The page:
When something hampers the performances – and it has to be something very significant to stop these hordes of “crusaders” accustomed to all kinds of difficulties – the people are left saddened, and the actors leave for the next camp.

The Cruzada, which won the National Prize for Community Culture, is a serious endeavor, and any delays to the itineraries are reported in advance even in the most remote villages, and are not taken lightly by the population. The Cruzada has become a habit, a tradition, and traditions are respected.

On those nights when there will be theater, the horizon is filled with lights that go up slopes and along stone paths, that advance along the rocky coastline or through the woodland, as if the sky had suddenly lowered and reached the very top of the trees.

You arrive at a place by day, Ury Rodríguez, one of the first “crusaders,” tells me, and while you prepare the camp you find only 20, 30 people, which would be a sufficient audience, but then the night falls and entire families begin to arrive, until you are surrounded.

And that is also part of the charm. Ury himself defined the Cruzada as a barter. And the word is so well suited to the context, to the circumstances, that when the journalist from Baracoa, Miguel Reyes Mendoza, decided to make heads or tails of it, through a documentary, he called it Trueque: Los Todos de la Cruzada (Barter: All those of the Crusade).

Miguel explains that the documentary premiered in 2015 and is “an attempt to show life in action, exchanges with the population, the magic of the performances, so many things that can not be shown in a regular journalistic piece. I also wanted people to see these courageous men and women, those people really making art in spite of everything.”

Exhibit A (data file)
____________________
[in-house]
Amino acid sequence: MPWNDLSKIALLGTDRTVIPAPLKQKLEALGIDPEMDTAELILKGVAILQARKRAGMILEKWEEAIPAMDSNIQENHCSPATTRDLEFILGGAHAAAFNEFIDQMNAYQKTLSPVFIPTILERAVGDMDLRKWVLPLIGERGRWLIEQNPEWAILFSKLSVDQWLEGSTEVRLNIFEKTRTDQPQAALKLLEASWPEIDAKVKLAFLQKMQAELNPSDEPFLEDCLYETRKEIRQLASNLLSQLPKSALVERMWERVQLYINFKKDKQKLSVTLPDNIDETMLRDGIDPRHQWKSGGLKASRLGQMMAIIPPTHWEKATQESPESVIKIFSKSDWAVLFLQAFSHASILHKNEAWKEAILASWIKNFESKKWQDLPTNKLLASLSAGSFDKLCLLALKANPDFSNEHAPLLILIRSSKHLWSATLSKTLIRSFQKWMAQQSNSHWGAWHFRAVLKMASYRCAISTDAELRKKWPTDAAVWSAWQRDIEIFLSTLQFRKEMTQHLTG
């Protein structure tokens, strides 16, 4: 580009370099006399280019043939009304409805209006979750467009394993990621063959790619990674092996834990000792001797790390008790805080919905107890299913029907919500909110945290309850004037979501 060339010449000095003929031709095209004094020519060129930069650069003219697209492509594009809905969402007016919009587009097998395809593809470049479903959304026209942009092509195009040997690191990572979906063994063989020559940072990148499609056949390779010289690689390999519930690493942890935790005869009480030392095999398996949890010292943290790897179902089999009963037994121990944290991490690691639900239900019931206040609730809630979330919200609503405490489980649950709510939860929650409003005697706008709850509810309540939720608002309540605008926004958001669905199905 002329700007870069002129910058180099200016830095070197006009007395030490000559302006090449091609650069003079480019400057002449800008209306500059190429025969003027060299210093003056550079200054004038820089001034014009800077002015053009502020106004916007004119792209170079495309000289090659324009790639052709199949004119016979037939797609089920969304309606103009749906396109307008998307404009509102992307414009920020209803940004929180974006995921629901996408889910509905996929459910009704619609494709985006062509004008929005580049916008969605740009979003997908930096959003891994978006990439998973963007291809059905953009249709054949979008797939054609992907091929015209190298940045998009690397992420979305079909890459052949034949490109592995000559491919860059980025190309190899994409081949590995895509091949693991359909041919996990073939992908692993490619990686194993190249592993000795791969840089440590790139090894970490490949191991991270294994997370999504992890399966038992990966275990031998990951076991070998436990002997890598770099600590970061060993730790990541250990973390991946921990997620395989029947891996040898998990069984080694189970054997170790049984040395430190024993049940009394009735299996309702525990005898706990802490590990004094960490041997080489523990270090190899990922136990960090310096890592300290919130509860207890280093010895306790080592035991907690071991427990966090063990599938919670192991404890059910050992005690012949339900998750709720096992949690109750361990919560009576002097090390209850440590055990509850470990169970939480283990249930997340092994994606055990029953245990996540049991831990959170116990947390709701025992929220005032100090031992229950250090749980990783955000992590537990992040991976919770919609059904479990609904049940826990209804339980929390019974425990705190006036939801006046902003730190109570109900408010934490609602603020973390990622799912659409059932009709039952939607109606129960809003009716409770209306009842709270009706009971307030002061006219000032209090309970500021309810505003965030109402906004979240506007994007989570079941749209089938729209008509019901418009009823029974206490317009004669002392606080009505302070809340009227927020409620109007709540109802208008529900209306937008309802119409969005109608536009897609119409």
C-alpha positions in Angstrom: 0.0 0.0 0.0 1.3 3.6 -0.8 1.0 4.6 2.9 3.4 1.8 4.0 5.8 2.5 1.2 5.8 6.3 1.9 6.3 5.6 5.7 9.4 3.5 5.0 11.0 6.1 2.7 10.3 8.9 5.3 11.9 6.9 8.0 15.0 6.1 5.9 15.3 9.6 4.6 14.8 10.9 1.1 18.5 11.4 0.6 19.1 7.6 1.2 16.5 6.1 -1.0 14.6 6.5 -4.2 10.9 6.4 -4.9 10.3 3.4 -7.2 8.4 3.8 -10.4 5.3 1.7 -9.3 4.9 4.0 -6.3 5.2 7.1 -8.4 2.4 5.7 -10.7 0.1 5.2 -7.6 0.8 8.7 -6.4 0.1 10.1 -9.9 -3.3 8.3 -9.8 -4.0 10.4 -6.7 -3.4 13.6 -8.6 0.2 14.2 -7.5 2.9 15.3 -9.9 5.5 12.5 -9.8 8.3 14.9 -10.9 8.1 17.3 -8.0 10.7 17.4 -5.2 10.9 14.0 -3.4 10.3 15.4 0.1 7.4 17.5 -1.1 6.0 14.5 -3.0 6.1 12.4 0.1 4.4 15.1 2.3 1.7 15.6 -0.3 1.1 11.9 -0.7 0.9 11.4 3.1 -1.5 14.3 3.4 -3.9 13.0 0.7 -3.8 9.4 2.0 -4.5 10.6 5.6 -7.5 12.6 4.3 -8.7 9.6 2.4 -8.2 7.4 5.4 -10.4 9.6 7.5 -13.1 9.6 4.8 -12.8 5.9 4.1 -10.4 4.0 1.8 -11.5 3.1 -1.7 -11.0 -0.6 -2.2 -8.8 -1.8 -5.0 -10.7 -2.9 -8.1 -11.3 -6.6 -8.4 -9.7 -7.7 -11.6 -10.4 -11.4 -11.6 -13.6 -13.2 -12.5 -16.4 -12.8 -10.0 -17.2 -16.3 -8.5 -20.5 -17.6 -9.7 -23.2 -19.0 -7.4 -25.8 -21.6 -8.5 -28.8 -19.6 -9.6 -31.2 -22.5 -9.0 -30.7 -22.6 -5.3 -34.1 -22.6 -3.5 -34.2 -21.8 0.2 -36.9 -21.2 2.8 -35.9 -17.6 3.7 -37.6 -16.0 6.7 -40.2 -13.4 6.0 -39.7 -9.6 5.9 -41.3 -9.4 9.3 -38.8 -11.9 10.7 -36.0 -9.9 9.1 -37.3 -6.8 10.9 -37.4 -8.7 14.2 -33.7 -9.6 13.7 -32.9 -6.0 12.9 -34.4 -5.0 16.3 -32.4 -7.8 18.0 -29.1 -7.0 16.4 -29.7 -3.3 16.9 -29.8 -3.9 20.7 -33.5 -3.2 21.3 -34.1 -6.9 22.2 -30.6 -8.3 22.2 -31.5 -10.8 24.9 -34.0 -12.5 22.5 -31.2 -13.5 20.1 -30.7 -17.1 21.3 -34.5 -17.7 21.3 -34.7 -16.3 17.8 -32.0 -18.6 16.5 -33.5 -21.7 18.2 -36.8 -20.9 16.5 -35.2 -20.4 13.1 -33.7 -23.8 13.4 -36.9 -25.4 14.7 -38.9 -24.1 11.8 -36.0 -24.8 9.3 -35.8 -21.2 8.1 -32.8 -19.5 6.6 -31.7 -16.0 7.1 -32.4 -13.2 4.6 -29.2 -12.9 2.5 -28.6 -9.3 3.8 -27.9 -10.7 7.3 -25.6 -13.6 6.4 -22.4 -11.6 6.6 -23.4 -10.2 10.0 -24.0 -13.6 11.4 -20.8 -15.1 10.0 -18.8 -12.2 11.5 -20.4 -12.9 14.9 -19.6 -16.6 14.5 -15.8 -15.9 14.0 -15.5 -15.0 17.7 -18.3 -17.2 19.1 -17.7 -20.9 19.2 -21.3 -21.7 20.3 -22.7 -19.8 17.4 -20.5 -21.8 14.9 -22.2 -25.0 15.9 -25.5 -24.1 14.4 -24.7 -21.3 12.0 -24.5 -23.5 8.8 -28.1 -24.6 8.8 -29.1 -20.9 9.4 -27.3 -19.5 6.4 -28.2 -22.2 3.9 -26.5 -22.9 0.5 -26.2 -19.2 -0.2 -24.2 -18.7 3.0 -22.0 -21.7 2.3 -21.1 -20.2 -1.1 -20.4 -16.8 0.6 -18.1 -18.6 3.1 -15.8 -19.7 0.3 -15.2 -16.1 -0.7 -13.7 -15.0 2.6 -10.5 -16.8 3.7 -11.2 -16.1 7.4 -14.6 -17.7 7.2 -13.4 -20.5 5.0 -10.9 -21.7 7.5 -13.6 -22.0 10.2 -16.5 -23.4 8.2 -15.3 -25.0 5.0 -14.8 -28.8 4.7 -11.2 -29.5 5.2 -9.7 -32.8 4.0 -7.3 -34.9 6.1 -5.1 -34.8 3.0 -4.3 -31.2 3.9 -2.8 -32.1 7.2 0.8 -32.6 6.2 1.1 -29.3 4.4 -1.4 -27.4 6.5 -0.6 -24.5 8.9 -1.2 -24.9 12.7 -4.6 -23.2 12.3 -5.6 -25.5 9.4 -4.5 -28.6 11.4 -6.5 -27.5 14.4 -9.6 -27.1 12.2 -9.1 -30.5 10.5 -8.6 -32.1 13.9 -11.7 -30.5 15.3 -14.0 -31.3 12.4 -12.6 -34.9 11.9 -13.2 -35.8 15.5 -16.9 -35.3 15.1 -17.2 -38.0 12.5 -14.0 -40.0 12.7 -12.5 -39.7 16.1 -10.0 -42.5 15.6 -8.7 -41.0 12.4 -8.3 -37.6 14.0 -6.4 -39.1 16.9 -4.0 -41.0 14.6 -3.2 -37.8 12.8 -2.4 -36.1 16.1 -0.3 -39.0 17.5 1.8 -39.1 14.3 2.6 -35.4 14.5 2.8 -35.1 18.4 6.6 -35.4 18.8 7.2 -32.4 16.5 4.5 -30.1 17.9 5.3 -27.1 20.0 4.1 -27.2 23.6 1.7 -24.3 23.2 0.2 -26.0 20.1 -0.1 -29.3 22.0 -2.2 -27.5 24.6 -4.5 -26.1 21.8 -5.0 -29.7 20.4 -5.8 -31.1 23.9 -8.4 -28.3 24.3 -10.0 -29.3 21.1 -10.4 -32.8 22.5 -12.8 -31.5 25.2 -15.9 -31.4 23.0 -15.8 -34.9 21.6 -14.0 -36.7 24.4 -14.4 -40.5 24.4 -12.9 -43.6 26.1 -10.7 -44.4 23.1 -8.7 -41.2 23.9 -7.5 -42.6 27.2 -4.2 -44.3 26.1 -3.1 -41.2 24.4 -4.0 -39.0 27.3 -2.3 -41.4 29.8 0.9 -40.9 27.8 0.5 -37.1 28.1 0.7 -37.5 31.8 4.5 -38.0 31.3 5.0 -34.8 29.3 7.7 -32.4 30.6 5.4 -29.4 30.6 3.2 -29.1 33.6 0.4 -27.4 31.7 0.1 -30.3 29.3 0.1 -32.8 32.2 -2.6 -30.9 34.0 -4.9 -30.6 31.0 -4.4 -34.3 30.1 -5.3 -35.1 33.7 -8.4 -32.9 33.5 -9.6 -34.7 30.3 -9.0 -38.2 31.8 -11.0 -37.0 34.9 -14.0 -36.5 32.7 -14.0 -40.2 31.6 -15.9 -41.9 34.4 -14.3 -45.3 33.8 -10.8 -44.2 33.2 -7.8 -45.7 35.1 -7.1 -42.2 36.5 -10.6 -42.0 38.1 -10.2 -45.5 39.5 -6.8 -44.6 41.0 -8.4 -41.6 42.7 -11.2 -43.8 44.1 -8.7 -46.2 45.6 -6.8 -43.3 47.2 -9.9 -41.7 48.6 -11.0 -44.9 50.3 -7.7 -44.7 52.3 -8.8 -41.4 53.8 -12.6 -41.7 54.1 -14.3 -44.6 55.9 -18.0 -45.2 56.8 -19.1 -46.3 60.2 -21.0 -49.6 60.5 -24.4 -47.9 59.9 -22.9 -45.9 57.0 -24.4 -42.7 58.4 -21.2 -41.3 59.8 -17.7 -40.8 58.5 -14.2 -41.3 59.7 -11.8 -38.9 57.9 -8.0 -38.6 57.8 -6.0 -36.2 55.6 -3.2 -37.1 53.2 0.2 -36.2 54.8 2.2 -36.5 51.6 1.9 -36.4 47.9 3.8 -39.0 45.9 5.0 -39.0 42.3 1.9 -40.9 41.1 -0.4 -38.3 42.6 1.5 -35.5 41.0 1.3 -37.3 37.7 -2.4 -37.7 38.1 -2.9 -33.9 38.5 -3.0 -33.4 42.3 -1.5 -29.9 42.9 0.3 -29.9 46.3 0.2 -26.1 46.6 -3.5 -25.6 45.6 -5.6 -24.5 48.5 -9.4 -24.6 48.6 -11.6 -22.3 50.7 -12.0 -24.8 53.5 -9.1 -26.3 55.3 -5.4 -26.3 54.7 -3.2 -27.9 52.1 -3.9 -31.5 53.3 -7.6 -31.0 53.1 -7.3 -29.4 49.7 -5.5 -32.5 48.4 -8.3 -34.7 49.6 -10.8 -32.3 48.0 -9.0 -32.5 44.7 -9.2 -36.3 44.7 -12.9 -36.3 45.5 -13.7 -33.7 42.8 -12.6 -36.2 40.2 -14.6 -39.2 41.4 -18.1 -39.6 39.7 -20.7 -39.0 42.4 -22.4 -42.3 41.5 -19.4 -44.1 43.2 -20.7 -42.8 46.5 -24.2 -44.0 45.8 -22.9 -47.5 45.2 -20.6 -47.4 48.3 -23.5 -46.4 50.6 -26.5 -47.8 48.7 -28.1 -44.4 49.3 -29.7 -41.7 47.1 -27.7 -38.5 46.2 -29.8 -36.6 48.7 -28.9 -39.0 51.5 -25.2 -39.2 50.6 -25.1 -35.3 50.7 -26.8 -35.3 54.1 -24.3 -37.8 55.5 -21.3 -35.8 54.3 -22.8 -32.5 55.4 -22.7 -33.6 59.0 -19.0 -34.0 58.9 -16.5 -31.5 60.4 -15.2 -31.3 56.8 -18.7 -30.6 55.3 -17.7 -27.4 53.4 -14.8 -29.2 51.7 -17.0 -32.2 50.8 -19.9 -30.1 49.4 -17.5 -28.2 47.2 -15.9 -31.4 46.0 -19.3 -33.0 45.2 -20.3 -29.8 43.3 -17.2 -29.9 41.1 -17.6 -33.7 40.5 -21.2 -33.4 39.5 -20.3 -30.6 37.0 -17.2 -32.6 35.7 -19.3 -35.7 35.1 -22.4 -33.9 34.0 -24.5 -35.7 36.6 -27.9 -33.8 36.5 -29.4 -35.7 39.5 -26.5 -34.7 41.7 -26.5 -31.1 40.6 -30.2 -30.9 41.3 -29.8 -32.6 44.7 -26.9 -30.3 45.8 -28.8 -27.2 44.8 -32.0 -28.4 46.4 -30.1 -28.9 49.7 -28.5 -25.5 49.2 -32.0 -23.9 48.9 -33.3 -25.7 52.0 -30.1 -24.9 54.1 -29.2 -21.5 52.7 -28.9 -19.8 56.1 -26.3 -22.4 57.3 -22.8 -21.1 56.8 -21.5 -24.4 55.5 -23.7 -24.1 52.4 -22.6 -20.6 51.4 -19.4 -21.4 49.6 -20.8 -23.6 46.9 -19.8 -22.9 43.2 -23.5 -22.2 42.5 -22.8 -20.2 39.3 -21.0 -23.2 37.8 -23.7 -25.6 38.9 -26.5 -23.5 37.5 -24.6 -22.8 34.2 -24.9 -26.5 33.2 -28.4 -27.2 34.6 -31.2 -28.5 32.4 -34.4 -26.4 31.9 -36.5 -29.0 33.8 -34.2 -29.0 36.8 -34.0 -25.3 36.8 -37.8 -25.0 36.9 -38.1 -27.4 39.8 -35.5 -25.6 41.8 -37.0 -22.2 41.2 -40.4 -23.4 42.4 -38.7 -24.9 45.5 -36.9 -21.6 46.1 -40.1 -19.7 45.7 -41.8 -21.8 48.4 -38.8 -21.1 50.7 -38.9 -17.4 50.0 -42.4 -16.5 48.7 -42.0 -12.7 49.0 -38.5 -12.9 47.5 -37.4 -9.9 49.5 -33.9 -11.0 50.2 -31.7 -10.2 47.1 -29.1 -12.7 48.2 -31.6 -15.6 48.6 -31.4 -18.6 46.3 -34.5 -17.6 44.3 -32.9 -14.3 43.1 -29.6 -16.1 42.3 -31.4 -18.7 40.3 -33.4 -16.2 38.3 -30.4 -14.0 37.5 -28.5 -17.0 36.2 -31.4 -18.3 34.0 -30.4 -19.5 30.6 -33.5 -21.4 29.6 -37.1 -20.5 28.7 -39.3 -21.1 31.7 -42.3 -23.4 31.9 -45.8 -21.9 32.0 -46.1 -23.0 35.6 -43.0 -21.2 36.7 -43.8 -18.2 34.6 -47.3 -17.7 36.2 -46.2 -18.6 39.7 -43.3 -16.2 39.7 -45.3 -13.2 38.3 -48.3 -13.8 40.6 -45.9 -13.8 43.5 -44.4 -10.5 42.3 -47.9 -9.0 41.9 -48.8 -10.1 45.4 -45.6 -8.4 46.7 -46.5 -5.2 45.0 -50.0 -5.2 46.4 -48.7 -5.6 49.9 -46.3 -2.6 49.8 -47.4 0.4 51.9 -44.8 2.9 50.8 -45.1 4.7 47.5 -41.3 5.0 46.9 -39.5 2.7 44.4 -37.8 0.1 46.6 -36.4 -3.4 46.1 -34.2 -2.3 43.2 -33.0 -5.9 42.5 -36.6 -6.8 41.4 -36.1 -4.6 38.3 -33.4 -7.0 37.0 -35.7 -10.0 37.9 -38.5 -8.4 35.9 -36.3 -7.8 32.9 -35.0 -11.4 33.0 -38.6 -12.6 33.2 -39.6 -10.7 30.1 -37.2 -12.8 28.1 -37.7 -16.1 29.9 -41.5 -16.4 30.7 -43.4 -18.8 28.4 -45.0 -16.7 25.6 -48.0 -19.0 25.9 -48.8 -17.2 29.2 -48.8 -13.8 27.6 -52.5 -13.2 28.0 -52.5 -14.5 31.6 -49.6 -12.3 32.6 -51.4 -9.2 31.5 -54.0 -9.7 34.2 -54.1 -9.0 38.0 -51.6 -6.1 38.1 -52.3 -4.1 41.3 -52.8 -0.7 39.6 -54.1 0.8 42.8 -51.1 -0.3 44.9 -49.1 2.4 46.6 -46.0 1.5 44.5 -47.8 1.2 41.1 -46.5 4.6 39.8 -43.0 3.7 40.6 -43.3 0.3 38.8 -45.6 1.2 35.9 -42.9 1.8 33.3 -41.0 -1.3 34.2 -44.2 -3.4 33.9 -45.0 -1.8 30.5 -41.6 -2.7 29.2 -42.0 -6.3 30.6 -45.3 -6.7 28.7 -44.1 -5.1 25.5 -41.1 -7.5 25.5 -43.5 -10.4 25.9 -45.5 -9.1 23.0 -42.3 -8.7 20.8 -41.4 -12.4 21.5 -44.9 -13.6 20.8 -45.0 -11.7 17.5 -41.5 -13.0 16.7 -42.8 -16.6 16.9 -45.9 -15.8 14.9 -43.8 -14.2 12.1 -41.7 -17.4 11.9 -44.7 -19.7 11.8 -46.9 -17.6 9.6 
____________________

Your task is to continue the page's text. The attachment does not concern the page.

The logistics behind each function, each round of applause, are undoubtedly complex. The Cuban government, through the Performing Arts Council, sustains most of the Cruzada, from providing clothing and some field supplies, to food, personal hygiene products, and part of the transportation.

The municipal governments are responsible for the support within the territories. A place to camp with the necessary hygienic and safety conditions, water, people to help with the cooking and care for the actors and guests, who nevertheless also participate in these tasks.

The problem is when municipal officials see the Cruzada as just another task. Freddy is categorical. “They do not always welcome us with the same affection with which we do on arriving. We have had disagreements, people who are not familiar with the event, who make you feel as if they don’t care.”

But in the community, everything changes. “The delegates of each constituency, the presidents of the People’s Councils, are our great allies. They are closer to the people, they know how they anticipate us, how much it hurts when a function cannot be held for logistical reasons.”